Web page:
Ethics, Human Dignity, and Euthanasia: Moral Dimensions of Assisted Death

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Euthanasia: An Overview and Global Stance

Pope John Paul II believed Euthanasia and assisted suicide were never acceptable acts of mercy. They always gravely exploit the suffering and desperate, extinguishing life in the name of the quality of life itself. Ending a person’s life to lessen their suffering is known as Euthanasia, usually referred to as mercy killing or a decent death. According to the School of Medicine, the patient given a deadly dose of medication is during active Euthanasia. Passive Euthanasia is where the patient passes away with artificial life support left on or without it.

As of writing, Euthanasia is currently legal in several nations, including Switzerland, the Netherlands, Spain, Belgium, Luxembourg, Canada, Colombia, Australia, the United States, France, and New Zealand. However, it is forbidden in the Philippines since it conflicts with religious communities. Even though some nations have approved Euthanasia as a peaceful death option, it must be illegal because it devalues human life.

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The Catholic Church and the Sanctity of Life

The Catholic Church, first and foremost, regards human dignity and the gift of life as sacred. Taking someone’s life or killing is a bad and forbidden thing to do. Furthermore, the Catholic Church believes that we all have equal value and we all have the right to life and to be alive. There is no such thing as a person who has no right to exist in this world. The Catholic Church also believes that we must all look out for one another in order to promote the good of our society and human dignity.

Religious Foundations Against Euthanasia

According to the Institute of Clinical Bioethics, Christians believe that birth and death are part of God’s creation and that we should respect that. Even if someone wishes to die, it is not our responsibility to end their life. No one has the right to do so, whether they are an elderly person, a sick person, or a dying person. It is also wrong to ask someone to kill another person, even for themselves, because it violates divine law and every individual’s dignity. It’s as if we’re rejecting God and His will for our lives. Those who request their death are sometimes misinterpreted as wanting Euthanasia; perhaps they simply want to feel love and longing for support.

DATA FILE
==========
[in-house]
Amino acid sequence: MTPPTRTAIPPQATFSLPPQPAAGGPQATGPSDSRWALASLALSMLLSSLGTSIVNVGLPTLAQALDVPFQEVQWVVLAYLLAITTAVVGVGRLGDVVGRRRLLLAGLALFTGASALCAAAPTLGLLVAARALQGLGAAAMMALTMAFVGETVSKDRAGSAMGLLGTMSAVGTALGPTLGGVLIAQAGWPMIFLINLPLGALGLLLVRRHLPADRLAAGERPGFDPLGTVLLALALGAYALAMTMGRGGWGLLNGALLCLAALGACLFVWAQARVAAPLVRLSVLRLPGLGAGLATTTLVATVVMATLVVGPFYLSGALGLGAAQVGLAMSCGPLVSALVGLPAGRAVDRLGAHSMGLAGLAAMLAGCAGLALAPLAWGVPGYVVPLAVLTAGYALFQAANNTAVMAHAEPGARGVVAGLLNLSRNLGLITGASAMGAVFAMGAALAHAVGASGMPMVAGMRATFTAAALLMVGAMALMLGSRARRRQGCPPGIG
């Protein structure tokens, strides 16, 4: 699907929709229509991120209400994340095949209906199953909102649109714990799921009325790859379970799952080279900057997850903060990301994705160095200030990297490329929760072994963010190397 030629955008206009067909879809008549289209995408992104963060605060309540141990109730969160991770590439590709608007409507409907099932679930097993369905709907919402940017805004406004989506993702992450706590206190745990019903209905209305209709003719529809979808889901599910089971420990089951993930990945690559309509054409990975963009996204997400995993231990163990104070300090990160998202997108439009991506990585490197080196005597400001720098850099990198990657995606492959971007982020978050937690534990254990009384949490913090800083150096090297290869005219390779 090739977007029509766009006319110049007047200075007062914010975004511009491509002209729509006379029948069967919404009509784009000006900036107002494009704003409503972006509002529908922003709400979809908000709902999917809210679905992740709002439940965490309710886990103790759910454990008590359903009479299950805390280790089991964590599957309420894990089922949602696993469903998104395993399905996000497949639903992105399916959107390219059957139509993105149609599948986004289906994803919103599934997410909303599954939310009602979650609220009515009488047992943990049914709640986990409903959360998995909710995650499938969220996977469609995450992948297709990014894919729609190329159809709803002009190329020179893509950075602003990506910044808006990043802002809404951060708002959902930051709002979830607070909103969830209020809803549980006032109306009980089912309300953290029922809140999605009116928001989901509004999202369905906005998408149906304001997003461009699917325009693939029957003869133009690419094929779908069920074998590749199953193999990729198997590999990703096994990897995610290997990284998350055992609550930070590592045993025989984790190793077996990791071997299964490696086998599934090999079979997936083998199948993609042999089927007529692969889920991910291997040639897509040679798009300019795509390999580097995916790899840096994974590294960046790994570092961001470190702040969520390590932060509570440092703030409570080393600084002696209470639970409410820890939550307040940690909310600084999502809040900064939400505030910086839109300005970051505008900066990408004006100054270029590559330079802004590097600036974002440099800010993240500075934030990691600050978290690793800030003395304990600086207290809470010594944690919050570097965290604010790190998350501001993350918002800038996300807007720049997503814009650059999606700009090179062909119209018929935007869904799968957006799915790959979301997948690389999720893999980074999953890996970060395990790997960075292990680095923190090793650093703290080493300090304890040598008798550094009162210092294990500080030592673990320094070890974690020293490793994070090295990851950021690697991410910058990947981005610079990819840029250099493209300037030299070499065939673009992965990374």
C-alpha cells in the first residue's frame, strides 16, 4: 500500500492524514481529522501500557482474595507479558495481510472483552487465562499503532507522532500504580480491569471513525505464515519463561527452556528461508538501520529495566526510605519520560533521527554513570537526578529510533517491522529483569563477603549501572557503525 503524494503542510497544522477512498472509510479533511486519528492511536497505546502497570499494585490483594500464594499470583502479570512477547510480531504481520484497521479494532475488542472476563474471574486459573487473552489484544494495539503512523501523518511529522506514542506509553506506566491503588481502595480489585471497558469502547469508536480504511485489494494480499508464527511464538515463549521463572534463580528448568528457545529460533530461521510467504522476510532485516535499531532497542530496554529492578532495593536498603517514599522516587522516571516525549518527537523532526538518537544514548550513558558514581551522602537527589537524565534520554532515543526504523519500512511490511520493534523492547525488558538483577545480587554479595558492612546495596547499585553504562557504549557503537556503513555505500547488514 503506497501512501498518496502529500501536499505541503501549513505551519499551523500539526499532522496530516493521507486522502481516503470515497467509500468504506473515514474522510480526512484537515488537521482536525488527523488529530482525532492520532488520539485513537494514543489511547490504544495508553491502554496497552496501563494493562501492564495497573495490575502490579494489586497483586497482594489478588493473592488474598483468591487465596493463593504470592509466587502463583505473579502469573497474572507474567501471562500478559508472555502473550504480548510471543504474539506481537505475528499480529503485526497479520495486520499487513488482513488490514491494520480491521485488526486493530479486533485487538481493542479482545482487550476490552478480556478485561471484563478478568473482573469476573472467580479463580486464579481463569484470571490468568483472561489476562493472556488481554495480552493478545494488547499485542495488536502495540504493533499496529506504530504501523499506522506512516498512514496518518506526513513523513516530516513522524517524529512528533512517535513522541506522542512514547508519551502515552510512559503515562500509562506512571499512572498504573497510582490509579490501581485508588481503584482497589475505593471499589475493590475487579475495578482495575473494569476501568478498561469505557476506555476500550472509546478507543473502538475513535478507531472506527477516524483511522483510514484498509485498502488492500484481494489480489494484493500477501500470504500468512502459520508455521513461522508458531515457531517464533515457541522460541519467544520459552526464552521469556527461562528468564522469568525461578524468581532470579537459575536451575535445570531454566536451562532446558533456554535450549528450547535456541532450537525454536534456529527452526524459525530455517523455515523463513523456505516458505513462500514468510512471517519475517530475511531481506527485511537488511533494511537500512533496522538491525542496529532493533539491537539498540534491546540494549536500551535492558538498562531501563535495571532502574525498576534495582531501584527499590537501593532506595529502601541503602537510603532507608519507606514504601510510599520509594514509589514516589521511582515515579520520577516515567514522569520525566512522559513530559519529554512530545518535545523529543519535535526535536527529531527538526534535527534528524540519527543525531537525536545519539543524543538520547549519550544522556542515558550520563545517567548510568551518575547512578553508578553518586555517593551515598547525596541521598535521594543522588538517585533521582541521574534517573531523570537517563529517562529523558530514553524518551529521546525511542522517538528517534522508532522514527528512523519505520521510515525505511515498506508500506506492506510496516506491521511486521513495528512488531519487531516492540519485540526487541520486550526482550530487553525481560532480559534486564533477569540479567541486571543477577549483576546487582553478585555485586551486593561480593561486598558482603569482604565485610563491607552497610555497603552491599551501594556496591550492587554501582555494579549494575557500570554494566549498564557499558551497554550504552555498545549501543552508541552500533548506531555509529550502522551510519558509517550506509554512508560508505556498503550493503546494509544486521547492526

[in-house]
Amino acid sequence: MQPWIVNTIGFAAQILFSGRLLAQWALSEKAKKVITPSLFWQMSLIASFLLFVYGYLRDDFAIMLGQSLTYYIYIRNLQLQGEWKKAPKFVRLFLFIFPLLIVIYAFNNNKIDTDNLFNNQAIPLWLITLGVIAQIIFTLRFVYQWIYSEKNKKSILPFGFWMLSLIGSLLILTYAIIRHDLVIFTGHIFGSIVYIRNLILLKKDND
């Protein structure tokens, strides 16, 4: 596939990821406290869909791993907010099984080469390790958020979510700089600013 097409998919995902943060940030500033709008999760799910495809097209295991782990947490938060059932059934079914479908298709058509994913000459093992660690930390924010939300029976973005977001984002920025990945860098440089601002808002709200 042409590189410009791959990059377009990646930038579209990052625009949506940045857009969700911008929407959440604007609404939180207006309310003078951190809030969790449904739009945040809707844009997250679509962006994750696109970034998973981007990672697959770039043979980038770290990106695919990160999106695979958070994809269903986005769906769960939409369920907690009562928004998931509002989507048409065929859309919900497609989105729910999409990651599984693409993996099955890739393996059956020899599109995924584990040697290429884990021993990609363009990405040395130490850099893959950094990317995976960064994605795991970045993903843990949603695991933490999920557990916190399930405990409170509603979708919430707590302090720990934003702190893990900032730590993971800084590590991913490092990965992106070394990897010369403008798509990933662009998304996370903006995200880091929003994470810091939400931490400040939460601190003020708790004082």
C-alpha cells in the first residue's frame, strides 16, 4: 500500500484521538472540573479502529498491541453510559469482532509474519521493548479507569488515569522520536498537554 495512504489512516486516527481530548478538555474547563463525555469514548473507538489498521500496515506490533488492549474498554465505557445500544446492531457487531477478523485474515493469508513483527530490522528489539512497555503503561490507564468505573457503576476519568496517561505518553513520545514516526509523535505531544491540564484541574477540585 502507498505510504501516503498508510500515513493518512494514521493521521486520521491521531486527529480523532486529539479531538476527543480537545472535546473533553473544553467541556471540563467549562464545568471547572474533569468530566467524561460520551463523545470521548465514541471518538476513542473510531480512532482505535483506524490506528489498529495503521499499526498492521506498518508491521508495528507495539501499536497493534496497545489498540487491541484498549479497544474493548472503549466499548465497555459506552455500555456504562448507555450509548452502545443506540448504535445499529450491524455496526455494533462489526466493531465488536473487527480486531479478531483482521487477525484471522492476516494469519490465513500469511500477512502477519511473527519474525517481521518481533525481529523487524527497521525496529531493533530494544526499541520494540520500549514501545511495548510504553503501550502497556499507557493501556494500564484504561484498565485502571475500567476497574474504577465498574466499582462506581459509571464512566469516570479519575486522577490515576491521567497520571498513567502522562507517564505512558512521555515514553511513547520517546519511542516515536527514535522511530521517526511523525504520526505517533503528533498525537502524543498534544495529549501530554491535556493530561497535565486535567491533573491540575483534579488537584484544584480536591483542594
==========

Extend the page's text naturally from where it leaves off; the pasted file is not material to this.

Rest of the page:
Catholicism, Morality, and the Opposition to Euthanasia

The Catholic Church has always valued human life. We are taught that our lives are given to us by God, they belong to God, and therefore someday we will return to God. According to the Catechism of the Catholic Church, “Whatever its motives and means, direct euthanasia consist in putting an end to the lives of handicapped, sick, or dying persons. It is morally unacceptable.” So it’s obvious where Catholicism stands on the issue. Euthanasia is a sin and a dishonor to our Creator. According to, The Church teaches that as life is a gift from God, it should not be cut short. When our lives end is not something over which we have control. It is the decision of God, the Creator. God created man out of love with the intention of sharing that love with them. People were made to cherish both God and one another. In addition, God provided people with good labor to perform when He created them so that they would feel His kindness and reflect His likeness in the way they treated one another and the environment.

Additionally, as humans, we are always responsible for our actions. But there are things that can influence these actions. One such influence is concupiscence or, simply, passion. Passion is either a tendency toward, beneath, or away from dangerous or unpleasant things (Limayo, C. n.d.). One should not use his or her own emotions to cloud a person’s judgment. Even though Euthanasia is considered “mercy killing,” sadness or guilt of seeing someone suffer is still not a justifiable reason to end someone’s life.


  1. School of Medicine. Euthanasia.
  2. The Week. (2021, April 23). Where is euthanasia legal?
  3. Saunders, P.  The Catholic Church and Assisted Suicide.
  4. Institute of Clinical Bioethics. Christianity and Euthanasia.
  5. Catechism of the Catholic Church (CCC), 2277.
  6. Di Camillo, J. (2013, February 11). Life Is a Gift.
  7. Pasley, M. (2019, November 22). The Theological Implications of Euthanasia.
  8. Limayo, C. Concupiscence: A Human Weakness.

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Ethics, Human Dignity, and Euthanasia: Moral Dimensions of Assisted Death. (2023, Aug 15). Retrieved from

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